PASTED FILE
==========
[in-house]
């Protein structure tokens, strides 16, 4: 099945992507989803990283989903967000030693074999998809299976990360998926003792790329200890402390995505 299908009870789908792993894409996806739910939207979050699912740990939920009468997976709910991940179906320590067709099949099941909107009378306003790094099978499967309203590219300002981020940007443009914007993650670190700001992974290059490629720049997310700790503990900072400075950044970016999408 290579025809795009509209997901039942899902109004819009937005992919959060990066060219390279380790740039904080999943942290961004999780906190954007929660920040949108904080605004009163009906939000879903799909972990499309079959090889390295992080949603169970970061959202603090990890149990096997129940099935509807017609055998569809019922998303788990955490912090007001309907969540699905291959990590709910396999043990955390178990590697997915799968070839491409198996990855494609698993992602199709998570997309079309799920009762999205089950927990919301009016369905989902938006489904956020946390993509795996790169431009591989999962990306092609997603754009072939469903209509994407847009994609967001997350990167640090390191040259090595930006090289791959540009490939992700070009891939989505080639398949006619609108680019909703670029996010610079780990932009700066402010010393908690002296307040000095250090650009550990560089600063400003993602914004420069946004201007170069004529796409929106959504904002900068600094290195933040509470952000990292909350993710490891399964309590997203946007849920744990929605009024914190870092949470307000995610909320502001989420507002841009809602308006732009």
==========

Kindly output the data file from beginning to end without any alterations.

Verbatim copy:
[in-house]
């Protein structure tokens, strides 16, 4: 099945992507989803990283989903967000030693074999998809299976990360998926003792790329200890402390995505 299908009870789908792993894409996806739910939207979050699912740990939920009468997976709910991940179906320590067709099949099941909107009378306003790094099978499967309203590219300002981020940007443009914007993650670190700001992974290059490629720049997310700790503990900072400075950044970016999408 290579025809795009509209997901039942899902109004819009937005992919959060990066060219390279380790740039904080999943942290961004999780906190954007929660920040949108904080605004009163009906939000879903799909972990499309079959090889390295992080949603169970970061959202603090990890149990096997129940099935509807017609055998569809019922998303788990955490912090007001309907969540699905291959990590709910396999043990955390178990590697997915799968070839491409198996990855494609698993992602199709998570997309079309799920009762999205089950927990919301009016369905989902938006489904956020946390993509795996790169431009591989999962990306092609997603754009072939469903209509994407847009994609967001997350990167640090390191040259090595930006090289791959540009490939992700070009891939989505080639398949006619609108680019909703670029996010610079780990932009700066402010010393908690002296307040000095250090650009550990560089600063400003993602914004420069946004201007170069004529796409929106959504904002900068600094290195933040509470952000990292909350993710490891399964309590997203946007849920744990929605009024914190870092949470307000995610909320502001989420507002841009809602308006732009």